literature

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lit·er·a·ture

(lit'tĕr-ă-chūr),
1. Body of written work on a specific topic.
2. Colloquial usage indicating any printed matter on a given topic (that is, manufacturer's literature).
[L. literatura, fr. literae, letters, writing]

literature

As used by doctors, the body of information on which the science of medicine is based.

Pronunciation:
Medspeak-UK: pronounced, LITT ruh t’your
Medspeak-US: pronounced, litter ruh churr

lit·er·a·ture

(lit'ĕr-ă-chŭr)
A body of written material.
[L. literatura, fr. literae, letters, writing]

literature,

n the entire body of writings on a given subject.
literature, dental,
n the entire body of writing on dentistry. Most specifically, those writings published following a referee process to validate the scientific discipline in which the writings were produced.
References in periodicals archive ?
The crisis of Comparative Literature originated from the American scholar Wellek.
New literary category discovered in the Nordic region" appeared earlier this week, after literary scholar Olli LE[micro]ytty's presentation on the publication of Ahmed Al-Nawas's report " View of the Conditions of Arabic Literature in the Nordic Region ":
Commonwealth Literature is certainly incomparable to other literatures such as the English, American, French, African, and the Caribbean, just to name these.
The Shape of the Australian Curriculum: English (ACARA 2009) deines literature as:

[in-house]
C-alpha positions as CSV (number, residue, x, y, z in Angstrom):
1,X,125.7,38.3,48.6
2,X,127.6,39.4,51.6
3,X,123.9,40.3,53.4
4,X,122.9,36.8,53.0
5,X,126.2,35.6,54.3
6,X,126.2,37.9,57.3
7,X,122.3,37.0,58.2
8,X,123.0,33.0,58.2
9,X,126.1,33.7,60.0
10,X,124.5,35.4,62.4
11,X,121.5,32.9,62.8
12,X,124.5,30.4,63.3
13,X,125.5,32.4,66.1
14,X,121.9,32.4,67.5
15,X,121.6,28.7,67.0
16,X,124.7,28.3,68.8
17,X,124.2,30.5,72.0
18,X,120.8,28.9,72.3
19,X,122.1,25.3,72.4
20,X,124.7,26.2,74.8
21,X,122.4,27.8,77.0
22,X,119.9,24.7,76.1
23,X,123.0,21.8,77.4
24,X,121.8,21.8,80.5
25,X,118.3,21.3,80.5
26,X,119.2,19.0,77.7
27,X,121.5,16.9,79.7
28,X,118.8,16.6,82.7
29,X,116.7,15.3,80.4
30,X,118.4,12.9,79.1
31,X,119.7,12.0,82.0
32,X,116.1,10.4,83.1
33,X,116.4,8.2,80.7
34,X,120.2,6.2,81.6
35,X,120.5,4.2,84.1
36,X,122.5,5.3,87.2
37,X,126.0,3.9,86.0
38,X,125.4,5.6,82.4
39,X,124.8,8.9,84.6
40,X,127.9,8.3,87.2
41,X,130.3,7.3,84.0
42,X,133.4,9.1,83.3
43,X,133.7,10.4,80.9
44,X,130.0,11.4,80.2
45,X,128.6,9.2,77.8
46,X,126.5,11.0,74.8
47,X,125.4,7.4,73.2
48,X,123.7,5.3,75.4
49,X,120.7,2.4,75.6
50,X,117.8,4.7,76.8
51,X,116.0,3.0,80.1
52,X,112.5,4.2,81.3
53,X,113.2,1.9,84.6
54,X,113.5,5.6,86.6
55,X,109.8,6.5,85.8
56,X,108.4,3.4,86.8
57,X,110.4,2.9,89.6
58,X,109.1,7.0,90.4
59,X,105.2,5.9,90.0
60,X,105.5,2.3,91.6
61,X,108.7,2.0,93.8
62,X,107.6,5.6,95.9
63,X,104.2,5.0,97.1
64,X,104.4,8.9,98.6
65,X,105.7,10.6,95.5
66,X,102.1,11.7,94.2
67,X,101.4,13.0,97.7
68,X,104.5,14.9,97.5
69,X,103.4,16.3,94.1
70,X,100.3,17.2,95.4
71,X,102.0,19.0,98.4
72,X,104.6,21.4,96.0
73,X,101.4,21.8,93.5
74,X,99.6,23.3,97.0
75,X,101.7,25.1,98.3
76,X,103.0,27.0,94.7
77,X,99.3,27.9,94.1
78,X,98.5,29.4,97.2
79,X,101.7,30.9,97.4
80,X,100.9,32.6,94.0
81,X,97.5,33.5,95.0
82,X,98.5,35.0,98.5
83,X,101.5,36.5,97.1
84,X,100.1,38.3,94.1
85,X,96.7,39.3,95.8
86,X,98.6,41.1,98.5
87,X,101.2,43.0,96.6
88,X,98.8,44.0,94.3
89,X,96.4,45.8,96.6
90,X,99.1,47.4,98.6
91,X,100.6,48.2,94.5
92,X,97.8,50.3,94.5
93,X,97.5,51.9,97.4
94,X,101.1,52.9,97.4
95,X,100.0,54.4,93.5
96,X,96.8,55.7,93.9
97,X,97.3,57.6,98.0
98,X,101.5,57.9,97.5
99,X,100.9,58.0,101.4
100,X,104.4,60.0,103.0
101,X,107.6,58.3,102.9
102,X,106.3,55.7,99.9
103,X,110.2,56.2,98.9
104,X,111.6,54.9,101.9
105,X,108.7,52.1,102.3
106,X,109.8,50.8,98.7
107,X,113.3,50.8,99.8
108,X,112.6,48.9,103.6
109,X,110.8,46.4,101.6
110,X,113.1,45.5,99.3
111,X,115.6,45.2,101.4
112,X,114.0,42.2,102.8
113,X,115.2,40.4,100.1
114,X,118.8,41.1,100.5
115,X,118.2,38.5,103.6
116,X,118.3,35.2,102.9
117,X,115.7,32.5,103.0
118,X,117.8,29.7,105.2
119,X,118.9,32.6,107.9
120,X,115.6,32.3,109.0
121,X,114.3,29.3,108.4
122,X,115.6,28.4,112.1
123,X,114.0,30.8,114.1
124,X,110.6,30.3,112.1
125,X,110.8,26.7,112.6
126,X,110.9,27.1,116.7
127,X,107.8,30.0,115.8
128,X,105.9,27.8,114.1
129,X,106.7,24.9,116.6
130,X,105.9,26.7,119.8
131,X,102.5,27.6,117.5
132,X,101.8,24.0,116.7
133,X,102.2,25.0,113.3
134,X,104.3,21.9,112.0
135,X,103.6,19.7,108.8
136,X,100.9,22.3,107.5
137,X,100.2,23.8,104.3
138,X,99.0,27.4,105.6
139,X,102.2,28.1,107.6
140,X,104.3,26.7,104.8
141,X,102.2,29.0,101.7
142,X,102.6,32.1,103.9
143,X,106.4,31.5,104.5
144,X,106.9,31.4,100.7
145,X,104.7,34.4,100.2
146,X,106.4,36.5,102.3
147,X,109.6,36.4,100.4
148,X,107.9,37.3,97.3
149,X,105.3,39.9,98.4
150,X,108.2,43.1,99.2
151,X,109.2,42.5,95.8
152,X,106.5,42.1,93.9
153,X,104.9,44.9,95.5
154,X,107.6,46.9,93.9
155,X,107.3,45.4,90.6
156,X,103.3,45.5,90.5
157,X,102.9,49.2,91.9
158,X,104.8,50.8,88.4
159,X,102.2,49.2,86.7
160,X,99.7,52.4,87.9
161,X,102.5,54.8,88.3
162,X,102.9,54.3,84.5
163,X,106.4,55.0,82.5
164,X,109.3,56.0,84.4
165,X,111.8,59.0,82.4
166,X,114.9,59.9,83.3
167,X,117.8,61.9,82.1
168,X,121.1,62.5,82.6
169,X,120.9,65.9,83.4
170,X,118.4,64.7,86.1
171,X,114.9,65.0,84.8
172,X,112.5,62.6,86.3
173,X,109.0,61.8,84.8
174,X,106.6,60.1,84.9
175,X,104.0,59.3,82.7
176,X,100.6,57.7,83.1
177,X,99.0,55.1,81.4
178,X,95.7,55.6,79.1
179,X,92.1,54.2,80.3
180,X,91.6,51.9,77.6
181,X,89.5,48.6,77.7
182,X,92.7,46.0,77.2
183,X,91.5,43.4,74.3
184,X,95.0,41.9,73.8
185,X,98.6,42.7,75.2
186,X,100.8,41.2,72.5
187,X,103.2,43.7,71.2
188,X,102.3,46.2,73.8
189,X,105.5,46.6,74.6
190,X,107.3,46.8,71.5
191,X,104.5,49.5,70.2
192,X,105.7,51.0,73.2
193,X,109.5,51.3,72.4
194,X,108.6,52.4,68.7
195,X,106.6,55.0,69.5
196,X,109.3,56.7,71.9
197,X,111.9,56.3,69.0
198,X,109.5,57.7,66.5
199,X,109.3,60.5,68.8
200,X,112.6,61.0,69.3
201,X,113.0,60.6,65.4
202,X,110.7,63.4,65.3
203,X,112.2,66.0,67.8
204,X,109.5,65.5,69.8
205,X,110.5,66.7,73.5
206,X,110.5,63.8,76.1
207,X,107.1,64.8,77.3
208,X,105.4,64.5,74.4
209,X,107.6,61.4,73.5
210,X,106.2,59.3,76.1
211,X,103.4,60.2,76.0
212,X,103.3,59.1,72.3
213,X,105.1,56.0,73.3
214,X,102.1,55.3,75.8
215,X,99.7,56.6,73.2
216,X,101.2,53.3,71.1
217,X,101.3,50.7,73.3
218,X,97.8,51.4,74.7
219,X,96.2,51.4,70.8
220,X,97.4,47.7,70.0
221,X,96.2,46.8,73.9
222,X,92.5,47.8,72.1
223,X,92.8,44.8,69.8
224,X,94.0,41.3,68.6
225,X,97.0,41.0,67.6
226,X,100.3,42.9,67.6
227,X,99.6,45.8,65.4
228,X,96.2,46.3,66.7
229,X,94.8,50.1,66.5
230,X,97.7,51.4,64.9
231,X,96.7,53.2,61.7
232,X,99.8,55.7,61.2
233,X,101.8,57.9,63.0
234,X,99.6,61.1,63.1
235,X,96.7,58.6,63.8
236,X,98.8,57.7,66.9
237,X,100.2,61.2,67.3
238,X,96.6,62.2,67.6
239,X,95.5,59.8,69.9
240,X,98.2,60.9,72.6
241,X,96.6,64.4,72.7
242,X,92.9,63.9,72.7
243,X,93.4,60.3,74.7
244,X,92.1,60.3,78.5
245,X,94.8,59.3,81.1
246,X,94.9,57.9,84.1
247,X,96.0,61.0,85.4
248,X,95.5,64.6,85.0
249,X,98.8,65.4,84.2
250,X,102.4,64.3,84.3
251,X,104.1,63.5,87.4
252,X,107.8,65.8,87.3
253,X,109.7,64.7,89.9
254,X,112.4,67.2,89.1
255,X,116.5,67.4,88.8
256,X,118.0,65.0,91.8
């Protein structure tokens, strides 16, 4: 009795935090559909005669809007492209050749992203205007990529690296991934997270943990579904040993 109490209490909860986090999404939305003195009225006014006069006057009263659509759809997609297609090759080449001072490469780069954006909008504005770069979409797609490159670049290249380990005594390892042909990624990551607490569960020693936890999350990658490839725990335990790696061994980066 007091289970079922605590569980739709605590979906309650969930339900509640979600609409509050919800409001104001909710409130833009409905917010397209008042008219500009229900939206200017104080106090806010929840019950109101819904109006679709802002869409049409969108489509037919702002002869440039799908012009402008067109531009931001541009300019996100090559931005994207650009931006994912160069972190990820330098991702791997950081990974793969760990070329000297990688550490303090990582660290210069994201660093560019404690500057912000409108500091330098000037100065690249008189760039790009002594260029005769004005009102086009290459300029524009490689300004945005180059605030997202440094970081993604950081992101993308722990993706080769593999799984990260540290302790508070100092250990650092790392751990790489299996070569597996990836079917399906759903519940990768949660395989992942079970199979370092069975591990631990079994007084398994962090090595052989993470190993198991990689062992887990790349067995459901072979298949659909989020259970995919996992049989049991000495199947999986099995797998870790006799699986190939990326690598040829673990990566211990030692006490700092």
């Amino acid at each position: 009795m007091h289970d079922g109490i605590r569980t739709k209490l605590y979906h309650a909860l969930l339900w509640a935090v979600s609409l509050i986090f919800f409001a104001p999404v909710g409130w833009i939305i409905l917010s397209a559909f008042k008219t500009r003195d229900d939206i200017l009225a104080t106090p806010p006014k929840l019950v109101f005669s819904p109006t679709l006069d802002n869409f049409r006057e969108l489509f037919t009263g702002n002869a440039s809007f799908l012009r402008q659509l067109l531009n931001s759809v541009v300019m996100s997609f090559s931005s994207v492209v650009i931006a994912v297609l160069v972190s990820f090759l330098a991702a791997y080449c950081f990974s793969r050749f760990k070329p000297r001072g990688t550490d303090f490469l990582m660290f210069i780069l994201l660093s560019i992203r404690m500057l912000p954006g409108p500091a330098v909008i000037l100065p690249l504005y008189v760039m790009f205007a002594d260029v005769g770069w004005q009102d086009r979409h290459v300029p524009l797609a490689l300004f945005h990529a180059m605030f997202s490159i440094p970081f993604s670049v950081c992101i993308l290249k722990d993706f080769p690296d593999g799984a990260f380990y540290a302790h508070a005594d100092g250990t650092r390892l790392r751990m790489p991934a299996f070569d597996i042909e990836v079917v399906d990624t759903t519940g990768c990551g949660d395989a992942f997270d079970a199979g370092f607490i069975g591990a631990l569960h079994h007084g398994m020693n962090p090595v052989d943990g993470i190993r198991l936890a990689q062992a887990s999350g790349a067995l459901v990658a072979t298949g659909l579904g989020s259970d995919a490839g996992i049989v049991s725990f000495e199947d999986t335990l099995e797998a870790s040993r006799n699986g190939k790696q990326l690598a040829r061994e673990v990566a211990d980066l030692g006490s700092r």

Sharing the Sinitic script does not automatically make every work of literature a part of "Chinese" literature, just as the sharing of the Arabic script in the Arab world of over 20 countries does not make all literatures belong to one national literature.
The transition from world literature = Western literature to world literature = the literatures of most of the world was remarkably sudden.
Fifteen years later, A New History of German Literature uses the same structure of momentous dates and subjective critical perspectives to similar effect and gain.
Haitian literature, like the country's politics, was once so dominated by men that outside observers might have believe that it women harbored no philosophical ideals, political ambitions or love for the written word.
The American people find it difficult to believe in the assimilative power of their own culture, including the language and the literature.
Reader-response criticism and terms such as "interpretive community" are but one aspect of how literary theory can inform the teaching of literatures and cultures.
The third section of Contemporary Literature in the African Diaspora, "African Literatures in English," begins, curiously, with a discussion of Mariama Ba's Une si longue lettre, which is in English only by virtue of its having been translated from the original French, and is not considered part of Anglophone African literature, as the title of this section implies.
To that end, he applauds the scholarship of such pioneers as Goldziher, Nicholson, Gibb, Blachere, Huart, Brockelmann, and Nallino, among others, who helped bring Arabic literary texts to the attention of the western reader, and whose works clearly delineated the significant role that literature has consistently played in Arab society.